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review 2017-07-13 21:43
A Different Journey: Mary Tudor by Lassie Gaffney
A Different Journey - Mary Tudor - Lassie Gaffney

The premise of this book drew me in. Anyone who knows me knows that I would love to have seen a happier ending for Mary Tudor (Henry VIII's daughter, not his sister). In this novel, the author attempts to rewrite history with Mary becoming a young wife and mother but never queen. And that is when the problems started.

 

The idea that Catherine of Aragon and her daughter would each decide to forgo Mary's birthright in order to keep Henry content starts this story off on the wrong foot for me. After all, in reality, the were both willing to sacrifice almost anything to ensure that Mary's (and Catherine's) position was recognized. This is just the first of many implausible changes in historical events and people that occurs. I understand that this is an alternate history. That's why I picked it up, but to be enjoyable it still needs to make sense based on what we know of the real people and events.

 

I could have accepted the historical changes if the novel was at least entertaining, but it is written almost entirely in stilted dialogue. It is tricky to write dialogue that comes across as realistic but without the ordinary level of repetition. The dialogue in this book not only doesn't sound like what people would actually say ('That's a shame' when a close family member dies, for example), but the reader is forced to endure things being repeated for the benefit of different characters.

 

The whole thing just reads like a first draft. There's potential here. I LOVE the idea of Mary being married to Reginald Pole, whether she became queen or not, but this needs more editing and polishing to make it a great story.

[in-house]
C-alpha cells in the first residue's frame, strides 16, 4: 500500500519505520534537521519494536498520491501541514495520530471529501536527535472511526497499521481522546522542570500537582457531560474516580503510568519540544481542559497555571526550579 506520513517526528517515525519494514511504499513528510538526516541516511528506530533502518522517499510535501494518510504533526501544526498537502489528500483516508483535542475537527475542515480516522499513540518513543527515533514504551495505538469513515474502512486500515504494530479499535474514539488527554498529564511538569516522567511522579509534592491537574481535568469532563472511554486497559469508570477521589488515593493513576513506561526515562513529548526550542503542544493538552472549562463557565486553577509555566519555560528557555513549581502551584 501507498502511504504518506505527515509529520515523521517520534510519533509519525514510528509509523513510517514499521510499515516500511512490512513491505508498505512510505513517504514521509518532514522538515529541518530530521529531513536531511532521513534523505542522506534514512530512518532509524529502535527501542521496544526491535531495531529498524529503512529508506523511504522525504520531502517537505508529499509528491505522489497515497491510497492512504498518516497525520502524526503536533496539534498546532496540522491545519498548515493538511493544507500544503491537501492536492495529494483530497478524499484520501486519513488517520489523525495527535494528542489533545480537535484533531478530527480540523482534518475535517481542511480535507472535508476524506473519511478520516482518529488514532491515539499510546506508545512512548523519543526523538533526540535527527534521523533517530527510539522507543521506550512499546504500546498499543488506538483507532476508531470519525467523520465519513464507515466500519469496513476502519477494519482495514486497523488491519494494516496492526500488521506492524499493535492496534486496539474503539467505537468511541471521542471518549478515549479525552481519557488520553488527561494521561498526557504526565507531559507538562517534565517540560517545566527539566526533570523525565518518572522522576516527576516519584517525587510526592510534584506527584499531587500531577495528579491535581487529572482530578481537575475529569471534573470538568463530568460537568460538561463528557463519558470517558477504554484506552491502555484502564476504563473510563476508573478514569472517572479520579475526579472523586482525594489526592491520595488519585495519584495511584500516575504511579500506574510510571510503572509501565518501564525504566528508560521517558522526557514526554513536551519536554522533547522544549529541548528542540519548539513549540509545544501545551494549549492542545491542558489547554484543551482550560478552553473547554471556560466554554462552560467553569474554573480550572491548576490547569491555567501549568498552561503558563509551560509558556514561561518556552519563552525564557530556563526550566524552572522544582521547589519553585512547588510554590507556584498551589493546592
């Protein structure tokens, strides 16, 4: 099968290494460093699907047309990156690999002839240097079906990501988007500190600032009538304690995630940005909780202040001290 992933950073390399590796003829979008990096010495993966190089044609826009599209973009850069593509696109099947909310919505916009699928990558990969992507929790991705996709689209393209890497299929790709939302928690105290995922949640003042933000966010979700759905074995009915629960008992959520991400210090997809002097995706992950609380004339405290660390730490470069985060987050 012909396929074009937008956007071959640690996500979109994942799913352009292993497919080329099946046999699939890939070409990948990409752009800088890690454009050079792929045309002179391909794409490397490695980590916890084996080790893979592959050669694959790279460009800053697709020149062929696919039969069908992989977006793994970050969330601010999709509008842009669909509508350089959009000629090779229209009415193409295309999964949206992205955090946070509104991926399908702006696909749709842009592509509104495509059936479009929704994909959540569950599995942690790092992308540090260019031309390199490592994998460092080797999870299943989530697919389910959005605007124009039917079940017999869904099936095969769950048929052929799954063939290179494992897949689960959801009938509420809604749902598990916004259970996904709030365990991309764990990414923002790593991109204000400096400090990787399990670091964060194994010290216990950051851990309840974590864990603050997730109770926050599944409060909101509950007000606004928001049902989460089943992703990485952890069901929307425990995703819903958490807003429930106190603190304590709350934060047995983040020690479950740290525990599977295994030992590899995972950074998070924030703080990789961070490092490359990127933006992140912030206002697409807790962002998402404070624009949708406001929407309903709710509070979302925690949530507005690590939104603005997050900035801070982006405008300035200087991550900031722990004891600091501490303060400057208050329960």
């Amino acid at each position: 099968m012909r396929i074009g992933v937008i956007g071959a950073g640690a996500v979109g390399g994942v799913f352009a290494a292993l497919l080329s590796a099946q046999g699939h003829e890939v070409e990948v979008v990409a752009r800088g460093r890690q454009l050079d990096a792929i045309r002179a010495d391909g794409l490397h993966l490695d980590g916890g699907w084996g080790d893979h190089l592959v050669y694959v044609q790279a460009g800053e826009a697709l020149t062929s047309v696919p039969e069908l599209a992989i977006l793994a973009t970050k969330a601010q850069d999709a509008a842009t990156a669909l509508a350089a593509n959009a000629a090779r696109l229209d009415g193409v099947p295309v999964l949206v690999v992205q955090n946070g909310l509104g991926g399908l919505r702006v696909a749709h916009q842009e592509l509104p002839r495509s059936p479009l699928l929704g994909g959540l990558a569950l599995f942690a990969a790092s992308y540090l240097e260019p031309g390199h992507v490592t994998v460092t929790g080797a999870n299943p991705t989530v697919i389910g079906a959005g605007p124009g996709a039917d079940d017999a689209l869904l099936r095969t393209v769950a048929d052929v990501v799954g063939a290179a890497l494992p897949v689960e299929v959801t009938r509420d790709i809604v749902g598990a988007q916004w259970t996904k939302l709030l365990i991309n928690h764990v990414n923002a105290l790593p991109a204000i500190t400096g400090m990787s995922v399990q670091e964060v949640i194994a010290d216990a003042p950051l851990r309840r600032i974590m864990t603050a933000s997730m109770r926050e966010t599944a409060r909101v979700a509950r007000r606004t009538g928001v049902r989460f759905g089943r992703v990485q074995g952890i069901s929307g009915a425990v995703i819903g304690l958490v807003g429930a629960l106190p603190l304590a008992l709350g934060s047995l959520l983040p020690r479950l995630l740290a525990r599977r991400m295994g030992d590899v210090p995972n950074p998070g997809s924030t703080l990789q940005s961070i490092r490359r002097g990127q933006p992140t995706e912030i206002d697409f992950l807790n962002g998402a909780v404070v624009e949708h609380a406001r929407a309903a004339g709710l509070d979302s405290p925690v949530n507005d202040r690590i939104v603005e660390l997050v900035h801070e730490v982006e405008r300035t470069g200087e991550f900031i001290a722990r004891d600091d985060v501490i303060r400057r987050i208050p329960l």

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text 2017-06-21 14:40
Who Was Margarett Keymes?

Was she an unknown daughter of Cecily of York? Did Katherine Gordon mean to show her everlasting belief in her first husband when she mentioned her in her will? I'm not sure. What do you think?

 

A look at a little historical mystery on my blog today.

Source: samanthawilcoxson.blogspot.com/2017/06/who-was-margarett-keymes.html
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review 2017-06-21 14:37
The King's Hounds by Martin Jensen
The King's Hounds (The King's Hounds series) - Martin Jensen
This was a fun, easy to listen to audiobook mystery. Some annoying anachronistic words were sprinkled throughout, but I assumed that was due to it being a translation and was forgiving regarding them.

The mystery, which our lovable protagonists have no good reason to be in charge of solving, involves the murder of a nobleman just as Cnut is gathering them to confirm his kingship. How inconvenient. The unlikely pair find their way into plenty of trouble, prove their womanizing skills, and even solve the murder. It is all a bit meandering but in good fun. This isn't a edge of your seat suspense novel, but an enjoyable diversion.

The skilled narrator bumped up the rating on this for me. Considering it is free through Kindle Unlimited, this is a worthwhile selection.